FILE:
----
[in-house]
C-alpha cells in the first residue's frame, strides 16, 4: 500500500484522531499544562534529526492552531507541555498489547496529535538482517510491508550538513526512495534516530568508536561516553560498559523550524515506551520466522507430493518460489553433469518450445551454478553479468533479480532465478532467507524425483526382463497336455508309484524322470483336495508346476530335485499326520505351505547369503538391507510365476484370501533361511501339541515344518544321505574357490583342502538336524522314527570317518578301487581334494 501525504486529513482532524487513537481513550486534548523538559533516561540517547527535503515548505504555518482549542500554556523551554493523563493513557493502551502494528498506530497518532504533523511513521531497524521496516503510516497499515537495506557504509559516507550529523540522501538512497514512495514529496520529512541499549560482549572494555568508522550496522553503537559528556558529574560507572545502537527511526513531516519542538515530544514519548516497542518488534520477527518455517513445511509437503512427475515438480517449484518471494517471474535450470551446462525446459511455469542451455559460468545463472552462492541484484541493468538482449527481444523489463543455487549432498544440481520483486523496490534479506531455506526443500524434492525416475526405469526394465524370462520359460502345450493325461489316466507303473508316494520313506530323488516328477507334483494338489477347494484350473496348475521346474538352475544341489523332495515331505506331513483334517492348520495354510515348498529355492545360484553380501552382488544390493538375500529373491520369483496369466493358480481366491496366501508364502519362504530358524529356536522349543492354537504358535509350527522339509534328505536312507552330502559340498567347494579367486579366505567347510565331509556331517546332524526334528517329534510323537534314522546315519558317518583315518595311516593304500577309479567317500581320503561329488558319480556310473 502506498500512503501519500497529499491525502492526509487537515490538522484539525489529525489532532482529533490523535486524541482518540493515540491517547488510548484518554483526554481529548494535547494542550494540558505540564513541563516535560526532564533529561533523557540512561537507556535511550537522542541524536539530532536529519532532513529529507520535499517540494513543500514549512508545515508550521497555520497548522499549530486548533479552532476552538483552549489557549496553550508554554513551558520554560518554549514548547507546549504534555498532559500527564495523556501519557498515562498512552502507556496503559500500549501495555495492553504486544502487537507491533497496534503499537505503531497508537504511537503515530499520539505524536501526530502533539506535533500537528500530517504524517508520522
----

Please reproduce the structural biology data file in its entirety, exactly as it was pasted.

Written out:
[in-house]
C-alpha cells in the first residue's frame, strides 16, 4: 500500500484522531499544562534529526492552531507541555498489547496529535538482517510491508550538513526512495534516530568508536561516553560498559523550524515506551520466522507430493518460489553433469518450445551454478553479468533479480532465478532467507524425483526382463497336455508309484524322470483336495508346476530335485499326520505351505547369503538391507510365476484370501533361511501339541515344518544321505574357490583342502538336524522314527570317518578301487581334494 501525504486529513482532524487513537481513550486534548523538559533516561540517547527535503515548505504555518482549542500554556523551554493523563493513557493502551502494528498506530497518532504533523511513521531497524521496516503510516497499515537495506557504509559516507550529523540522501538512497514512495514529496520529512541499549560482549572494555568508522550496522553503537559528556558529574560507572545502537527511526513531516519542538515530544514519548516497542518488534520477527518455517513445511509437503512427475515438480517449484518471494517471474535450470551446462525446459511455469542451455559460468545463472552462492541484484541493468538482449527481444523489463543455487549432498544440481520483486523496490534479506531455506526443500524434492525416475526405469526394465524370462520359460502345450493325461489316466507303473508316494520313506530323488516328477507334483494338489477347494484350473496348475521346474538352475544341489523332495515331505506331513483334517492348520495354510515348498529355492545360484553380501552382488544390493538375500529373491520369483496369466493358480481366491496366501508364502519362504530358524529356536522349543492354537504358535509350527522339509534328505536312507552330502559340498567347494579367486579366505567347510565331509556331517546332524526334528517329534510323537534314522546315519558317518583315518595311516593304500577309479567317500581320503561329488558319480556310473 502506498500512503501519500497529499491525502492526509487537515490538522484539525489529525489532532482529533490523535486524541482518540493515540491517547488510548484518554483526554481529548494535547494542550494540558505540564513541563516535560526532564533529561533523557540512561537507556535511550537522542541524536539530532536529519532532513529529507520535499517540494513543500514549512508545515508550521497555520497548522499549530486548533479552532476552538483552549489557549496553550508554554513551558520554560518554549514548547507546549504534555498532559500527564495523556501519557498515562498512552502507556496503559500500549501495555495492553504486544502487537507491533497496534503499537505503531497508537504511537503515530499520539505524536501526530502533539506535533500537528500530517504524517508520522